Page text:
Sunday 28 August 2011

Dark Skies, Bright Birds

Criminally, a day away from the patch yesterday, but remember that variety is the spice of life, and of course that absence makes the heart grow fonder. And anyway, how many Greenish Warblers and Bonelli's Warblers are there in Wanstead? Precisely.

So, a day-trip to Norfolk with a few of the usual suspects in order to take in this enviable Phyllosc combo. We arrived two hours early, and had to sit out two hours of rain, but once the sun came out, eventually so did the birds. In Derbyshire only a few weeks ago I had decided to tick a Western Bonelli's Warbler on the basis of a burst of song, a few dismal snatched views of a clean bird, and a long drive. On it went, but with the dreaded "bvd". Better views desired. I have largely cleaned up my list, and very few bvd's remain, so to add another was a bit crap, but there was no doubt I had at least heard the bird. Happily the one in Cromer was ever so much more obliging, and even allowed scope views. Bright white underparts sparkled in the sun, with extremely greeny and yellowy upperparts with a plain face. And about thirty other people all looking at it, which helps. The Greenish had showed briefly in the same area moments before, but had slunk away, and we only heard it after that. A shame, but a couple of the guys got tolerable photos of the Bonelli's, so if you're interested, go and have a look at their blogs. I had elected to leave my camera in the boot, which was a shame, but it meant I got really good views, which sometimes you forget to get if you're toting a camera.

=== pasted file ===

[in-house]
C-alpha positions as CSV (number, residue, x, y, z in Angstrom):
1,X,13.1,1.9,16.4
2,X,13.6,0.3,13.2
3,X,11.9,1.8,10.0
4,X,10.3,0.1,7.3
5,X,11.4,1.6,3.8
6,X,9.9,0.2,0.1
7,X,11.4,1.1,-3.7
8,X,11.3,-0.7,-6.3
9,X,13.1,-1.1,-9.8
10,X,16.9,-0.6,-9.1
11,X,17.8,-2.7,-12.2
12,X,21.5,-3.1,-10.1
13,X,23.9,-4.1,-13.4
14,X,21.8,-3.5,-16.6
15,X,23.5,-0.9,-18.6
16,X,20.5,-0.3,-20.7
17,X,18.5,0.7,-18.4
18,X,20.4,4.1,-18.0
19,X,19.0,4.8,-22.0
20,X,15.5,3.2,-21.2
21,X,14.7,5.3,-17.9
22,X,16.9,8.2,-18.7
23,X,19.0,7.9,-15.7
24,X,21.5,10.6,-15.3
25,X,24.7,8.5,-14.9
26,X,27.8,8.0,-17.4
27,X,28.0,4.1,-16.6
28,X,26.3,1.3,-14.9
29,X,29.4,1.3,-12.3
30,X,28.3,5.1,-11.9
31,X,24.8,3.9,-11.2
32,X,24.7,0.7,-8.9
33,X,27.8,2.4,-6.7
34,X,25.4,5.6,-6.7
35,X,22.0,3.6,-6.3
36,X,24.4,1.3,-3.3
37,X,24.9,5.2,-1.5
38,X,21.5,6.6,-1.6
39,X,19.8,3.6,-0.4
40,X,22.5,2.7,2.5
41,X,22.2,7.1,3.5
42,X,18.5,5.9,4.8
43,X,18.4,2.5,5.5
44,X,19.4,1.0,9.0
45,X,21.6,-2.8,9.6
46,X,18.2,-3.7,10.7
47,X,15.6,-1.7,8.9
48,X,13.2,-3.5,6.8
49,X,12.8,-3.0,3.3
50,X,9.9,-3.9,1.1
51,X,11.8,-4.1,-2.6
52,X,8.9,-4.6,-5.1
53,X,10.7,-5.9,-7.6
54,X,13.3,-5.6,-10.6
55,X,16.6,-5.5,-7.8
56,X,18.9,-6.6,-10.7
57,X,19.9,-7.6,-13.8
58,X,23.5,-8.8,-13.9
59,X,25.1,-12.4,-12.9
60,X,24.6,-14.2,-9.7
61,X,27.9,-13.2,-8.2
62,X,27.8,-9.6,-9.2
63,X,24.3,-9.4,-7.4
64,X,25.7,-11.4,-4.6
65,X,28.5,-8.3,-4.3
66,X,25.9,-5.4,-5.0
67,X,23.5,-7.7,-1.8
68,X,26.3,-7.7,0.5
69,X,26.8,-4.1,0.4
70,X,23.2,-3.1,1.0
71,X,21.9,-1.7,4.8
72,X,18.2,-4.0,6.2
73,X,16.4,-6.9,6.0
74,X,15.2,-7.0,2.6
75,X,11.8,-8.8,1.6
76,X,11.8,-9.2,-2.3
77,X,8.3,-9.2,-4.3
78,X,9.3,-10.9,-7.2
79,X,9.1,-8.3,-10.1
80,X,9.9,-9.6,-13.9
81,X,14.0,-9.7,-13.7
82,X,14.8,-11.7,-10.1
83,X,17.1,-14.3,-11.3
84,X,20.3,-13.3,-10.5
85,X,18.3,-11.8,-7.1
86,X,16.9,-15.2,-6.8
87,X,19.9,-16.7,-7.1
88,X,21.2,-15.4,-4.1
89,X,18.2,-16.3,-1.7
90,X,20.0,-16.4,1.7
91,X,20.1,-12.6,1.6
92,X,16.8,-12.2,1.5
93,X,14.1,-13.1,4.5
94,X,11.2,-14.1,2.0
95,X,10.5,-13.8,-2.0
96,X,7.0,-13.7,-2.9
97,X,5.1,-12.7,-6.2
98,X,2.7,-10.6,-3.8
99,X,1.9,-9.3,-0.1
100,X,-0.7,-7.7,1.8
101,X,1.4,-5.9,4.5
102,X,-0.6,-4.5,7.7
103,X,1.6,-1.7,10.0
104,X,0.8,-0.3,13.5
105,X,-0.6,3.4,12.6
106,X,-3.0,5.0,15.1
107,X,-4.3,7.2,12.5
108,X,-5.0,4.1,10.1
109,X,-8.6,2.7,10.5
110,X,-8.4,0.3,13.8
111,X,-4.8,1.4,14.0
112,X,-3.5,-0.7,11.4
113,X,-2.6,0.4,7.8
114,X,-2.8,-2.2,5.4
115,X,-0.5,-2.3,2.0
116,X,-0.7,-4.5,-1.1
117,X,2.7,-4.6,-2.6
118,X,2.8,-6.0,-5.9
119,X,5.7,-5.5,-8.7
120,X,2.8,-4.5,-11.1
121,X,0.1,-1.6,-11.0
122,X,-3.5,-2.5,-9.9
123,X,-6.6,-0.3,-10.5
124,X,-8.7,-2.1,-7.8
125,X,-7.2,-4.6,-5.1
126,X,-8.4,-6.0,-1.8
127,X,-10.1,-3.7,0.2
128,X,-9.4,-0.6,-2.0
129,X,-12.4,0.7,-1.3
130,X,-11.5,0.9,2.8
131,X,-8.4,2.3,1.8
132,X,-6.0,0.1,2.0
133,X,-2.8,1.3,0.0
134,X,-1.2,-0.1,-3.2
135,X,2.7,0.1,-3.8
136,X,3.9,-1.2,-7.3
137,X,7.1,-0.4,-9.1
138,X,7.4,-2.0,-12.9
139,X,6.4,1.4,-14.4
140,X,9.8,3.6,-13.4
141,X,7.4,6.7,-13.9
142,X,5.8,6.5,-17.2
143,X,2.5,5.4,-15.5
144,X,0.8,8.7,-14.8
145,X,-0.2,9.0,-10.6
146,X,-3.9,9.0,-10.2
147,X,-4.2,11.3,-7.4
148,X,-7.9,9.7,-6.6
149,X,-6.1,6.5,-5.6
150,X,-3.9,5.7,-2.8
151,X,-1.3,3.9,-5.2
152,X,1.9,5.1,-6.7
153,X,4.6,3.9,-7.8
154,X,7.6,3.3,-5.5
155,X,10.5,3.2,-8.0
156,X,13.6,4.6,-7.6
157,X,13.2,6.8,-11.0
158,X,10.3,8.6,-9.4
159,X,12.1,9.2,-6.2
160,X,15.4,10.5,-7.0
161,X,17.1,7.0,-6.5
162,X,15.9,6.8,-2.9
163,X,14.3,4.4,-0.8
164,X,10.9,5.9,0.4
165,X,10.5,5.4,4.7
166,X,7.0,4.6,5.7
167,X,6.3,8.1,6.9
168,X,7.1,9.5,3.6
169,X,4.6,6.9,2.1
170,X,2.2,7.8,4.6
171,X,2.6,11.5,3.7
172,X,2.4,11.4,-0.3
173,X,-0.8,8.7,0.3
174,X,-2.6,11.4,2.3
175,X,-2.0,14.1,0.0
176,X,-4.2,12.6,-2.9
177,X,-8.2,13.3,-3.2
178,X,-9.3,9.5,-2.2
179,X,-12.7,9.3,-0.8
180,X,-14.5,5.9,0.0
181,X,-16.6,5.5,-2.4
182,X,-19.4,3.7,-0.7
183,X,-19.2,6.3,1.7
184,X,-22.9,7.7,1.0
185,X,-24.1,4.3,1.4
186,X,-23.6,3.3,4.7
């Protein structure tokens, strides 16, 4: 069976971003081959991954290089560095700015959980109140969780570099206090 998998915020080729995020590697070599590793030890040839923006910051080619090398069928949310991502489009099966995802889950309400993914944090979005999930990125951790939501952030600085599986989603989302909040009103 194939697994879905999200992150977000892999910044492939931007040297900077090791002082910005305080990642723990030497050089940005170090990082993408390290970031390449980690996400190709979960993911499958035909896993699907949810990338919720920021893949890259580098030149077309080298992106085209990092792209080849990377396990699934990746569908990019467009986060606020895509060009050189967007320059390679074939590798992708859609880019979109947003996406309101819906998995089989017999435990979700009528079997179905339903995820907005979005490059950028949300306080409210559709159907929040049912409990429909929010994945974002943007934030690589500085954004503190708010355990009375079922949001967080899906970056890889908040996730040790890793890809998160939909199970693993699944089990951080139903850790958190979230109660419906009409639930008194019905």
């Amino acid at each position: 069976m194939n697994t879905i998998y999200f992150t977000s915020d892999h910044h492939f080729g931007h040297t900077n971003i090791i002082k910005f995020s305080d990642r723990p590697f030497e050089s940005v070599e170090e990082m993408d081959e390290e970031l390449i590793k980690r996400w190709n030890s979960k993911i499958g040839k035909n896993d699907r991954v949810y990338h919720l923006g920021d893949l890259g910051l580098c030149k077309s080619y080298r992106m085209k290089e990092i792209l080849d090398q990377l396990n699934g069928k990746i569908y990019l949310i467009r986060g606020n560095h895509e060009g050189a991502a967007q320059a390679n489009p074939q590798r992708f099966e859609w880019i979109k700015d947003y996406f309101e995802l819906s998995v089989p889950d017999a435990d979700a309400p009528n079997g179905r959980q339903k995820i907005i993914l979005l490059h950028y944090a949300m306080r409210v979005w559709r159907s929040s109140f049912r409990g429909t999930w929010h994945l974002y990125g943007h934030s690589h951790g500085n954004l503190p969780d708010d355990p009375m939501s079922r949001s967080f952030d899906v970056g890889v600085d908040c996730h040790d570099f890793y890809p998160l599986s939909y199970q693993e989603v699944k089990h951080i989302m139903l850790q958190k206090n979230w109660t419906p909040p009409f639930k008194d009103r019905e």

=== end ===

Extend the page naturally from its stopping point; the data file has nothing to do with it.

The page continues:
The morning had vanished in a flash, so after a hearty lunch of junk from Morrison's we paid brief homage to the Red-backed Shrike at Walsey Hills, and then spent a couple of hours at Cley with waders coming out of our ears. As well as the Red-necked Phalarope, over twenty Curlew Sandpipers were enjoying the expertly-managed water levels. Other waders included numerous Ruff, Dunlin, Black-tailed Godwit, and a single Little Stint. In context, prior to yesterday I had seen just over twenty Curlew Sandpipers in my whole life, so to have twenty in a single scope sweep was pretty special. Oh yeah, and there were eight Spoonbills as well, even though they're dross birds these days. They had a brief and exciting fly around, and then as is typical with Spoonbills, fell asleep.

A scout around Warham Greens produced about a million Lesser Whitethroats near the Whirlygig, and a single Pied Flycatcher in an area called the Pit. Somehow we dodged intense thunder storms to our north and south, and so finished our day warm and dry at the Red Lion in Stiffkey drinking Wherry. I had missed Wanstead, but had had an enjoyable day out. Full of no remorse whatsoever, I was out there nice and early this morning and bagged two Whinchat, two Wheatear, and another calling Tree Pipit buzzed south. Happy days.

Golden Plover wheeling against a forboding sky.

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